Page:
Both students and teacher silently read a portion of text. Students should develop two questions to ask the teacher based on the content of the text. Questions like “How many times was the word ‘and’ used?” do not count.
The teacher closes the book, and the students have the opportunity to ask these questions Depending on what format you use, repeat the process with either the teacher asking the student or one group quizzing the other group.
A Framework 15
The scaffold on which we build 16 Micro-Periods of Reading
Helps students to connect their knowledge to the text Encourages retention of new knowledge Improves understanding For MAX: ◦ Motivation (Before) ◦ Acquisition (During) ◦ Extension (After)
Teach literacy skills in conjunction with content The reading should be presented as a solution to a problem Not “just another assignment” Set a purpose to the reading so the student knows what to look for Create new approaches and strategies to cultivate learning AND increase motivation: Before During After
Set purposes for reading Activate relevant background knowledge Generate questions Identify problems to be solved Identify probable text structure Select strategies to use while reading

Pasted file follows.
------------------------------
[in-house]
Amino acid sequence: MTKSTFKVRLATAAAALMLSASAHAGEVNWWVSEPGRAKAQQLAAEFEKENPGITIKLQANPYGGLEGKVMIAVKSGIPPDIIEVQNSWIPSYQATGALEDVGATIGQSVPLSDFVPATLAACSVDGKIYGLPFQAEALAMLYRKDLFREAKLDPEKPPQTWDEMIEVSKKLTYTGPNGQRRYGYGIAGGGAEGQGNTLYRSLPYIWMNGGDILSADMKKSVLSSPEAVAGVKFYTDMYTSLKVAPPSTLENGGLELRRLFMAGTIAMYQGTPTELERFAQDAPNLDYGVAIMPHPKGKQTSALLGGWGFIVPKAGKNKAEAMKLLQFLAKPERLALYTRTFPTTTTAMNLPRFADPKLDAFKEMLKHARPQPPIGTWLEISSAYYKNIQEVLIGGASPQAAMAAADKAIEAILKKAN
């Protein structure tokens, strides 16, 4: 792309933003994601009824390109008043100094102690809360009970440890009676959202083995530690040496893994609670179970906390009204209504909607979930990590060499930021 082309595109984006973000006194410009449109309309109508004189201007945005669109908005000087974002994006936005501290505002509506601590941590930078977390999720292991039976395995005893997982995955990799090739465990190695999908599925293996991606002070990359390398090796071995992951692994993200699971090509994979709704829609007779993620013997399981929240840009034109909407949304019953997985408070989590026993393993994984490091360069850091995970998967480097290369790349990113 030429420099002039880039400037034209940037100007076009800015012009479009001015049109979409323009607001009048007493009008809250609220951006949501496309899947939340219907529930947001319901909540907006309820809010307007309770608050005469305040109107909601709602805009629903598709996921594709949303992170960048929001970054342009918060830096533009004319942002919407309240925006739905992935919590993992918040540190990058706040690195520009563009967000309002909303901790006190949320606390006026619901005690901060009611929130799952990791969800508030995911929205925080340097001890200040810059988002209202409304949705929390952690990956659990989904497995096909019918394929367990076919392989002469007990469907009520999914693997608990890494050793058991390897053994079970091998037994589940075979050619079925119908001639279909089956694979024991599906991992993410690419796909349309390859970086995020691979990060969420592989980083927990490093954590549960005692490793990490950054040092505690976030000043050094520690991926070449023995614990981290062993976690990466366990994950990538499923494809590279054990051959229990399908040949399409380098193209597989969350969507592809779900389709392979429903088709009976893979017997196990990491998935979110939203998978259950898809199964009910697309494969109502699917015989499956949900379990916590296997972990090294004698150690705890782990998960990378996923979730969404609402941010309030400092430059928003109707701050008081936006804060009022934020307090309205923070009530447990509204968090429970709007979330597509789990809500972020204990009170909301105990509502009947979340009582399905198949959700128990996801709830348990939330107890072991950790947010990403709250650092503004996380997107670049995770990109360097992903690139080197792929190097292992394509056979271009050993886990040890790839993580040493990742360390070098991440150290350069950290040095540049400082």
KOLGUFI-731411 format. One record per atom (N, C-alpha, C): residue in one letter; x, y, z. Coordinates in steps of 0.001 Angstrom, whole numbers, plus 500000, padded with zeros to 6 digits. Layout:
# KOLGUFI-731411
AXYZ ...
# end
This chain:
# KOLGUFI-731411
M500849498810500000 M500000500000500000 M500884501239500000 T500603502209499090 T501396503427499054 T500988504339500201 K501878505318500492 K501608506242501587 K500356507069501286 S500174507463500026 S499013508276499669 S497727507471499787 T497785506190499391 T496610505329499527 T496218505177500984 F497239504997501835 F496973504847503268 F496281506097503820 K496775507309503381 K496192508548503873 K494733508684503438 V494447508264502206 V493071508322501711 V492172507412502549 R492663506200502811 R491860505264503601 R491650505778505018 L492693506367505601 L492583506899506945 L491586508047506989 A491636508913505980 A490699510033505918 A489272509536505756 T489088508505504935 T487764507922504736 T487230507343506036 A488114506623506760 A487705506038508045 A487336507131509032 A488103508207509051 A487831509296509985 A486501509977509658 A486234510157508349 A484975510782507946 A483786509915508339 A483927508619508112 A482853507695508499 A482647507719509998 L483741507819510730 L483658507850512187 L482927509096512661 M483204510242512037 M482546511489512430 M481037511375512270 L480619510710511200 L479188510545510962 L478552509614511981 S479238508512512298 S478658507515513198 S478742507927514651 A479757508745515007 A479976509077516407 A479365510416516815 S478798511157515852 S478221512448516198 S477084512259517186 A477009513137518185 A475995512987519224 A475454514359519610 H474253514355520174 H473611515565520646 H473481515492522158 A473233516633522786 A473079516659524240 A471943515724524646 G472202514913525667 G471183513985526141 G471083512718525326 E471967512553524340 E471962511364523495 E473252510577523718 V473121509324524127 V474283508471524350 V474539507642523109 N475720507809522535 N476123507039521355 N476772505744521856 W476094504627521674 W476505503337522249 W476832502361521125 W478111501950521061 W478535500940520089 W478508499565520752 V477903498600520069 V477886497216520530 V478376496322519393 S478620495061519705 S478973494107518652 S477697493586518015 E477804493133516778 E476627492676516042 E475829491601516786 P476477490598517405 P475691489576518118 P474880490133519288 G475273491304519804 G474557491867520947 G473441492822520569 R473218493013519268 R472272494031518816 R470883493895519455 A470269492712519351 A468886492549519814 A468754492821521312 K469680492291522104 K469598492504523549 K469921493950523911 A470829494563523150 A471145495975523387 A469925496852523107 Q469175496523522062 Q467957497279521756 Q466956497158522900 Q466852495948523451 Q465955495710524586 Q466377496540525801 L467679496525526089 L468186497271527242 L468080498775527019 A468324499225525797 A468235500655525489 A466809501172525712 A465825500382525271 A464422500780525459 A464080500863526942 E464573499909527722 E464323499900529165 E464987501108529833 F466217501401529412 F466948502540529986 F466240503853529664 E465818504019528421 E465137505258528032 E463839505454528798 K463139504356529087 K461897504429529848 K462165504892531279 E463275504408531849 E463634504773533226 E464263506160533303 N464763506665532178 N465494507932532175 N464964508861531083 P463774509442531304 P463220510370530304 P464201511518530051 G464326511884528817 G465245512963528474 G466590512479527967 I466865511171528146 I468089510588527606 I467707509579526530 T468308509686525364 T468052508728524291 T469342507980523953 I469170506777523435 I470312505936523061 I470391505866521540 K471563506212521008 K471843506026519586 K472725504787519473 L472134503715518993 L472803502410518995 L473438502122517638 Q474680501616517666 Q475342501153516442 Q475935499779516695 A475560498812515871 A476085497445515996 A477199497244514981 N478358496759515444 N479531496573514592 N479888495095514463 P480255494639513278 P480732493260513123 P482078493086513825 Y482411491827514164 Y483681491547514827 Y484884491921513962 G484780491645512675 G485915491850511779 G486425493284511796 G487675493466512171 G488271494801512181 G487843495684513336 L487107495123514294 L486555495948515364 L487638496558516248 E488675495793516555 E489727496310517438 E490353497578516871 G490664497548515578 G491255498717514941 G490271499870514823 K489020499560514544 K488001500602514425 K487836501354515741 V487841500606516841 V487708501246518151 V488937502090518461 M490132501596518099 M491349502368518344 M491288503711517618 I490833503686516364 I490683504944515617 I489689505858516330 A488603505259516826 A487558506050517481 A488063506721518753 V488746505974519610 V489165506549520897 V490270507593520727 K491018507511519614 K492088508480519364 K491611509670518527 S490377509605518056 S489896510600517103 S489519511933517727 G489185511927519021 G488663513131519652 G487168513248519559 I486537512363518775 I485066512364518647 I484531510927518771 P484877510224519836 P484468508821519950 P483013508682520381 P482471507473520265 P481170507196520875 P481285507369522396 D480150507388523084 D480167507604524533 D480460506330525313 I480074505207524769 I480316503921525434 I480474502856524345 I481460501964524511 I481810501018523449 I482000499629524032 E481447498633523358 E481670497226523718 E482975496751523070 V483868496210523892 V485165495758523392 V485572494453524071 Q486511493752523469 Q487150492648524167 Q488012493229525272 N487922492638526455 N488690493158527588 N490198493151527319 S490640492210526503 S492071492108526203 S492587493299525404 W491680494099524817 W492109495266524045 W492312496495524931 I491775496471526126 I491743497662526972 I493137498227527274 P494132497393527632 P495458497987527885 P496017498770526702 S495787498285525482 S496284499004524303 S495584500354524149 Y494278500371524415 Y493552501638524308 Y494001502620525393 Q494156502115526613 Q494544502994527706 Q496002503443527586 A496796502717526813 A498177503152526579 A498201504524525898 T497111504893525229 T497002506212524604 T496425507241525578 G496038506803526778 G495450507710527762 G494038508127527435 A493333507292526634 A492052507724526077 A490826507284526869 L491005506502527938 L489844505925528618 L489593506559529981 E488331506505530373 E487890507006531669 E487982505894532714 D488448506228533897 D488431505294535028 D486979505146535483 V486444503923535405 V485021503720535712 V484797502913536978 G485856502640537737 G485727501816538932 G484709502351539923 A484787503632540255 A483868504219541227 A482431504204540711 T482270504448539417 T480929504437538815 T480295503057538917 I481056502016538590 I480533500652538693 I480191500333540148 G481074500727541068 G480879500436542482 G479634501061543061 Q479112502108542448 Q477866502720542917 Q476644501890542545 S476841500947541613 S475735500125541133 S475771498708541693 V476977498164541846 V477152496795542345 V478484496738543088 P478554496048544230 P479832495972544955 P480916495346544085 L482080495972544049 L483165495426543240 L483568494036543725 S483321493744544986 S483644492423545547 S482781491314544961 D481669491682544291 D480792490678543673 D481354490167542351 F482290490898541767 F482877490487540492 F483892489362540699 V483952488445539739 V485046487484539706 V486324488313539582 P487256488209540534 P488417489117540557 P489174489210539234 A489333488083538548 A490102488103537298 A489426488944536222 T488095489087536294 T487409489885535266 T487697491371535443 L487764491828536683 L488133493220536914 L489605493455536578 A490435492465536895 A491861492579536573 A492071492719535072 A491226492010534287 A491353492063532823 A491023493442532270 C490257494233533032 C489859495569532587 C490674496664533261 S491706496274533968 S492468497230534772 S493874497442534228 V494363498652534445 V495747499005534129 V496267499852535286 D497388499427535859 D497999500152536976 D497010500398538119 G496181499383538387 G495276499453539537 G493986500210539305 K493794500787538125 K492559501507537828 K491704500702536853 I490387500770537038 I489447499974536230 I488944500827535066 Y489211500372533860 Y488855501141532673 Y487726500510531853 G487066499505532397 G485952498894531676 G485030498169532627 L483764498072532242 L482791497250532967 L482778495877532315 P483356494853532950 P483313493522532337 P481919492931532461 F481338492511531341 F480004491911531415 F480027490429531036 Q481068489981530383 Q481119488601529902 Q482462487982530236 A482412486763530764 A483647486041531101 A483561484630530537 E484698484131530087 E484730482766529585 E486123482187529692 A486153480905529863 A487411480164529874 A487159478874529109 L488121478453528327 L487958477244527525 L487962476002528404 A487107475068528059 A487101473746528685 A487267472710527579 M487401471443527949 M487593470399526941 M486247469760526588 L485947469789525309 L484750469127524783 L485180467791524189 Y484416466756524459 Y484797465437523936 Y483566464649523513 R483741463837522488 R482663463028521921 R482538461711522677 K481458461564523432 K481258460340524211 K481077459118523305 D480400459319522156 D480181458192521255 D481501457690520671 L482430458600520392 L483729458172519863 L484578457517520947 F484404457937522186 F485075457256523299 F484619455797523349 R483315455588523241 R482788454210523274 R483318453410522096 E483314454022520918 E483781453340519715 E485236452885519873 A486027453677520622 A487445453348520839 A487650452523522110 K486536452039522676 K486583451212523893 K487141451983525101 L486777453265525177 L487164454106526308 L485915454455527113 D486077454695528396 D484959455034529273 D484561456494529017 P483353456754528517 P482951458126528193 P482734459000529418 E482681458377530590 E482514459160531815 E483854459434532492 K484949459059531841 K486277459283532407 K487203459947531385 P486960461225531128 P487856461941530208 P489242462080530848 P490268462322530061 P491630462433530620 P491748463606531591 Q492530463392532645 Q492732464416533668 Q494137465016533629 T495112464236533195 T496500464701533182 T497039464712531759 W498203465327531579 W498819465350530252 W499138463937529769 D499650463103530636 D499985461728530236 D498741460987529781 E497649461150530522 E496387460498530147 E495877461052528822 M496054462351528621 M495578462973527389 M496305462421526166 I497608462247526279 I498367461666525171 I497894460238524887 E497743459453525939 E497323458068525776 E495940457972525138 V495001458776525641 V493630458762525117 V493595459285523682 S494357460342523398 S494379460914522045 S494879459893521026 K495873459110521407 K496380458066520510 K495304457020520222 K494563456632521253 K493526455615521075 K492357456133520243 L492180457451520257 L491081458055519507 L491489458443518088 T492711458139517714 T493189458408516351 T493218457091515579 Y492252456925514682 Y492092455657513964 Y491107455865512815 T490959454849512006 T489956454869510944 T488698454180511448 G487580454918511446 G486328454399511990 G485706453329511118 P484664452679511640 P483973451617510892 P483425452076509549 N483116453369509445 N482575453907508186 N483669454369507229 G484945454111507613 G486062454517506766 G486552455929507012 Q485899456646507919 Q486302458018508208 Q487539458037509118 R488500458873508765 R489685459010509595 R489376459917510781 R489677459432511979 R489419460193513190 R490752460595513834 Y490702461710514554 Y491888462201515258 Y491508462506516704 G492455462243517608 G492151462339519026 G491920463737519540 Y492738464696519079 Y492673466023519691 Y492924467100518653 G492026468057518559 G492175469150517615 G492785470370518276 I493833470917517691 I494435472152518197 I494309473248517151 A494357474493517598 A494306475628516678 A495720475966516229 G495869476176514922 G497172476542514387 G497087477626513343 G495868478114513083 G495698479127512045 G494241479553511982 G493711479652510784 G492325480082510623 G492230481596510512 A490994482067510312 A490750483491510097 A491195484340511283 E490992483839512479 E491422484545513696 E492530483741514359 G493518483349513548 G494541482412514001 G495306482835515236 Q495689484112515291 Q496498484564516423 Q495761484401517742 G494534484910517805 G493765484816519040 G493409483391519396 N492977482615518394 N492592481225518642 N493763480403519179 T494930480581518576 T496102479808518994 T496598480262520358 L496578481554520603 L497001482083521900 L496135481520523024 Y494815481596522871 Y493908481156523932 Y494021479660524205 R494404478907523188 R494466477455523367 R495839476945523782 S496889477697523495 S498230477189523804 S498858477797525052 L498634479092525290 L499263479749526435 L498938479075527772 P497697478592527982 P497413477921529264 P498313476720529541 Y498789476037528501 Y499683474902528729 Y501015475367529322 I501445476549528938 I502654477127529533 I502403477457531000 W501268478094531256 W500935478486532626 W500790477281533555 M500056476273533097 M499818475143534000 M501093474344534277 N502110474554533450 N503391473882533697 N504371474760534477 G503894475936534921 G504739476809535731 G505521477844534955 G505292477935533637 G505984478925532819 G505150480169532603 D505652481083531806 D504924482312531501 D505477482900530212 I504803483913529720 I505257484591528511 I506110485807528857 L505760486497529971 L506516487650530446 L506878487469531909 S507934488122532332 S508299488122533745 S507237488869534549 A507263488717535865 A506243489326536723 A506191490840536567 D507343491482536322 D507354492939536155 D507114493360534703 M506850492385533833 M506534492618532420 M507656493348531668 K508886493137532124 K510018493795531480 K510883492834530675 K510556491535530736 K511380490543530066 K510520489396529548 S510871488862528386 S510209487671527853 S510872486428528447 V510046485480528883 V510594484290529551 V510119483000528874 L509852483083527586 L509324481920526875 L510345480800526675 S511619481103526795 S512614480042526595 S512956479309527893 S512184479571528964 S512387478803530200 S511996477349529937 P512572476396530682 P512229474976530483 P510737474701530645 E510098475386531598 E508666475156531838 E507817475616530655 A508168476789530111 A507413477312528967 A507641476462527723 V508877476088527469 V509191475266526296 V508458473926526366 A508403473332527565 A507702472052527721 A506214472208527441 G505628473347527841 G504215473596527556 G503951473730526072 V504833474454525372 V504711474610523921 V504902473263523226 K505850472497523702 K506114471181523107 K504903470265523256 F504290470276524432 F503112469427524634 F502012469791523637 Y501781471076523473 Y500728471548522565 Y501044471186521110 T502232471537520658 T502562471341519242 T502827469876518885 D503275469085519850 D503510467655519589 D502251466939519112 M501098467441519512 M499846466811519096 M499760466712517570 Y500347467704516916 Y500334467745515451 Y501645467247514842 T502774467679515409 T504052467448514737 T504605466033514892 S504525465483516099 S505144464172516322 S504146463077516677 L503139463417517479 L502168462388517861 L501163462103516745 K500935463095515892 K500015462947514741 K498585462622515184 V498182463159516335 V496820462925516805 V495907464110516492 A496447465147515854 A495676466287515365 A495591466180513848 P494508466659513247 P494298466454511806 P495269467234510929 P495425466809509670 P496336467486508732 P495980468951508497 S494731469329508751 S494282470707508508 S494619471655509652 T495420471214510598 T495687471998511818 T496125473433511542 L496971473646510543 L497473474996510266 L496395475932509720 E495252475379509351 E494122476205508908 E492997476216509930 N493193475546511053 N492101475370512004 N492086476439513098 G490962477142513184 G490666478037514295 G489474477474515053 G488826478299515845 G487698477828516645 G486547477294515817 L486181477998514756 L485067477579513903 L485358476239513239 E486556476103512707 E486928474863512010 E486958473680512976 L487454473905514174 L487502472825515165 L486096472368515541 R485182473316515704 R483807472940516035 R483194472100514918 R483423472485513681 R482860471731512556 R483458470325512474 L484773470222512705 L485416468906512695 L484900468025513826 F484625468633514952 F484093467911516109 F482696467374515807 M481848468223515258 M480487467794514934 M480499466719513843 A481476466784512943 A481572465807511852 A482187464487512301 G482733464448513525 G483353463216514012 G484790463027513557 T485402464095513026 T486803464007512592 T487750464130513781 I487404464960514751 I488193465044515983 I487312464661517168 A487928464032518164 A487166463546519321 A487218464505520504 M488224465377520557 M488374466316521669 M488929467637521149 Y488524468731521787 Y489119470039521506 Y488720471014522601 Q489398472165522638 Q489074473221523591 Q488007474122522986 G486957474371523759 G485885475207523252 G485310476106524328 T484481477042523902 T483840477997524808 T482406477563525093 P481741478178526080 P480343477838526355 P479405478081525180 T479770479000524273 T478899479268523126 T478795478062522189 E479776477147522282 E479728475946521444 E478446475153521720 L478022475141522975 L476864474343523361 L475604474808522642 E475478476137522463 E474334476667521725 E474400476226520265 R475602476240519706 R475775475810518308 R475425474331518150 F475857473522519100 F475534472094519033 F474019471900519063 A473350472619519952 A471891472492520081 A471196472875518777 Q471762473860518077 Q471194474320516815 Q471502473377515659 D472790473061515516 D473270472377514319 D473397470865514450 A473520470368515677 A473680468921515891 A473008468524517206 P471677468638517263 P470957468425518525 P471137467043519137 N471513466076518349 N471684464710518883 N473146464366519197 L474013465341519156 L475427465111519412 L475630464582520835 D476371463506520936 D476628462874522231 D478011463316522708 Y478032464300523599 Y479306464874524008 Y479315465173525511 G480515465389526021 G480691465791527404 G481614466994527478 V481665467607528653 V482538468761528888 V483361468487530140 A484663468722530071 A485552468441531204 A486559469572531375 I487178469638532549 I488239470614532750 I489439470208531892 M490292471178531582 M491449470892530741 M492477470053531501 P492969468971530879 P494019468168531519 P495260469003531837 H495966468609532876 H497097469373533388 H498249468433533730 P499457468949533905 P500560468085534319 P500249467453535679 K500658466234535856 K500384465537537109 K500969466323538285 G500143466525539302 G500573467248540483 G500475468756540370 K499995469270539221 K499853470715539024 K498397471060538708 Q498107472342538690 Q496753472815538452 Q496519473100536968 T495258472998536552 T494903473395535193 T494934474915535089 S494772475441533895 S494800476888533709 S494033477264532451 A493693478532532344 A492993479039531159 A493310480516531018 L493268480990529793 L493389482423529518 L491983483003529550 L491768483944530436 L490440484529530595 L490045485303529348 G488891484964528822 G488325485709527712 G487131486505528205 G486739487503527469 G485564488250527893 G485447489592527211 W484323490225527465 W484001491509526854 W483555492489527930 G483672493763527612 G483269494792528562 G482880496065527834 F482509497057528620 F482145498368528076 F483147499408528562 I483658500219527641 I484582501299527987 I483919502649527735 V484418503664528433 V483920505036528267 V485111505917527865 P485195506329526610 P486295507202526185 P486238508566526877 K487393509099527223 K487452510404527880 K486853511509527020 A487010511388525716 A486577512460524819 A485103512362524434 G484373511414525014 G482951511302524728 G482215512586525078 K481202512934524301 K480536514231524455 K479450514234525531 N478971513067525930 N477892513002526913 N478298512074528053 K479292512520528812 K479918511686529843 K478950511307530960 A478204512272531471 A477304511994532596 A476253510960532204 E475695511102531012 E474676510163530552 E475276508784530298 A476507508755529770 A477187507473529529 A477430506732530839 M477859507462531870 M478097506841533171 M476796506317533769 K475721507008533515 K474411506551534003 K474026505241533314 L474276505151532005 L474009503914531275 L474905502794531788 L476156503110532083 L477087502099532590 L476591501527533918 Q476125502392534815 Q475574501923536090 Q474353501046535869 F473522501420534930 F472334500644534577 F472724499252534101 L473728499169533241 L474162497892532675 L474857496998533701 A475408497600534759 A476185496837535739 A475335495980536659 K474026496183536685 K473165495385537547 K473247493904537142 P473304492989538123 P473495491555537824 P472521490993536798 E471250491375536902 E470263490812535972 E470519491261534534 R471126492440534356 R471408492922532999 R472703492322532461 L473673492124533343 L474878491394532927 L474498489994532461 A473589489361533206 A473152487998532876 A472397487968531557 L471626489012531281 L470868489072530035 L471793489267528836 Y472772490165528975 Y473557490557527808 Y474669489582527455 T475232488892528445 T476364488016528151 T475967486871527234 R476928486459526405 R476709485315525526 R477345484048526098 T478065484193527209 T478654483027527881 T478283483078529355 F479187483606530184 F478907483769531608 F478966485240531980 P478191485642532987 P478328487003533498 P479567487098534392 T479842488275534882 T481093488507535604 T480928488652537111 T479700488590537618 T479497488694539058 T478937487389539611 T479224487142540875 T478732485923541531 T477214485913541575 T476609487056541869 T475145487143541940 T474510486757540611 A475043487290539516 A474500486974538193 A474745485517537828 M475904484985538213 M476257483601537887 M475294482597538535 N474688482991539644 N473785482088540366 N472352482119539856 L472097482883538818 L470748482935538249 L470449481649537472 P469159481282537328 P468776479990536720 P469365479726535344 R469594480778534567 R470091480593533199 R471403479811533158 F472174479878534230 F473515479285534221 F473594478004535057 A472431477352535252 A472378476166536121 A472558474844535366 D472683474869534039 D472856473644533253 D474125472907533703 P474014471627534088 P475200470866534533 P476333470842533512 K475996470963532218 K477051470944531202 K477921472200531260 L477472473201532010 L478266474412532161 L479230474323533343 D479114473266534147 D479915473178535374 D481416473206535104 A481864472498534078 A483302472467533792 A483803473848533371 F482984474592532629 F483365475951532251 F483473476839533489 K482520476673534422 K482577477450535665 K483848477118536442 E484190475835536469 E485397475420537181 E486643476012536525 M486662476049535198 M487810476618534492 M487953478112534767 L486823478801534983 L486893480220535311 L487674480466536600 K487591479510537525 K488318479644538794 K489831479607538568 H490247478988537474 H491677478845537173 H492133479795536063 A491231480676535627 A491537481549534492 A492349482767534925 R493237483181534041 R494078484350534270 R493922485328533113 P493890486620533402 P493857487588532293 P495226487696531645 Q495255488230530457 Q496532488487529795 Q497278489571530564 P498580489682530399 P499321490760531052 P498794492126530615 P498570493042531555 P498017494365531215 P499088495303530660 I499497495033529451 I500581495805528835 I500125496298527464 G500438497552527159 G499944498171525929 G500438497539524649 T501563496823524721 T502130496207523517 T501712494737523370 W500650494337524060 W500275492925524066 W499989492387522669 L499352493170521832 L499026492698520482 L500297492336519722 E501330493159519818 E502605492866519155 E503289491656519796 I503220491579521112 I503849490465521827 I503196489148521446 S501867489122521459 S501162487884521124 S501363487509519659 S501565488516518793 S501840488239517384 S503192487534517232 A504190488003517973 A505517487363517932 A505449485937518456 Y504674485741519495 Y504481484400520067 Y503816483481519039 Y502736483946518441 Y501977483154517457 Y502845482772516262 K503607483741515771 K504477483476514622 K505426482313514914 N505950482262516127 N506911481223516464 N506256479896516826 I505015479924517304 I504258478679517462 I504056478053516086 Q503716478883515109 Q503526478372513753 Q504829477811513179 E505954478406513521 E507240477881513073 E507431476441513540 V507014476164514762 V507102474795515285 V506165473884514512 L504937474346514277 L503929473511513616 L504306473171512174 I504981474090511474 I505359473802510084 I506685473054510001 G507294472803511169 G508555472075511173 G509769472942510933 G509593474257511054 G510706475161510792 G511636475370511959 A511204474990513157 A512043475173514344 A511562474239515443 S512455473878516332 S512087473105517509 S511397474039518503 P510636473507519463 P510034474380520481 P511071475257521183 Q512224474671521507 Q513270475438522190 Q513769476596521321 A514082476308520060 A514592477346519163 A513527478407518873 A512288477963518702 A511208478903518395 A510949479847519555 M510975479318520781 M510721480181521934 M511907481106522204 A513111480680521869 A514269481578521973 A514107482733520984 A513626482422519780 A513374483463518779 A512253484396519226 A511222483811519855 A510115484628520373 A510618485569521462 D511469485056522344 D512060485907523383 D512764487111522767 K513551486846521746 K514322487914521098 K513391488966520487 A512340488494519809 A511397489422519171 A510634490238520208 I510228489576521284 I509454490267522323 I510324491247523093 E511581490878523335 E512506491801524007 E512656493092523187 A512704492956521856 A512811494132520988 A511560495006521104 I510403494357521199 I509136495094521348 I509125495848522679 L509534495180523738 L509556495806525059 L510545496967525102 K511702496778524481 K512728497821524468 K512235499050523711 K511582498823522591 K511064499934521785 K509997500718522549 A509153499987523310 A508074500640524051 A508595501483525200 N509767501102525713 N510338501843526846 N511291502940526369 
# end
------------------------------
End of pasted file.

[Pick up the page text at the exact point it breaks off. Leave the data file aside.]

Goals ◦ Helping students strive for success ◦ Reducing anxiety over possible failure Aspects ◦ Writing to think and commit to ideas ◦ Cooperative discussion to: Determine prior knowledge Build on prior knowledge ◦ Focusing on learning a skill Teacher models the skill ◦ Students set a concrete purpose for reading
Ask questions Reread Check context Monitor comprehension Organize information Make invisible thinking visible Implement strategies Check and modify predictions
Goals ◦ Intellectually safe opportunity to interact with text ◦ Individual practice with a learning skill Each student acquires… 1.New content by probing the text 2.Reading skills through practice and practical applications Strategy-oriented Motivated Purposeful Metacognitive Engaged in making meaning with text
Ask questions Confirm or alter predictions Identify important information Evaluate solutions Evaluate comprehension in terms of purposes for reading Summarize information Discuss ideas
Goals: ◦ Higher order thinking ◦ Repetition of important concepts and vocabulary Aspects ◦ Cooperative discussion and/or debate to collectively construct meaning – analysis, synthesis, evaluation, application ◦ Low-threat immediate feedback ◦ Writing to reorganize information ◦ Reflection on use of the reading skill introduced in Motivation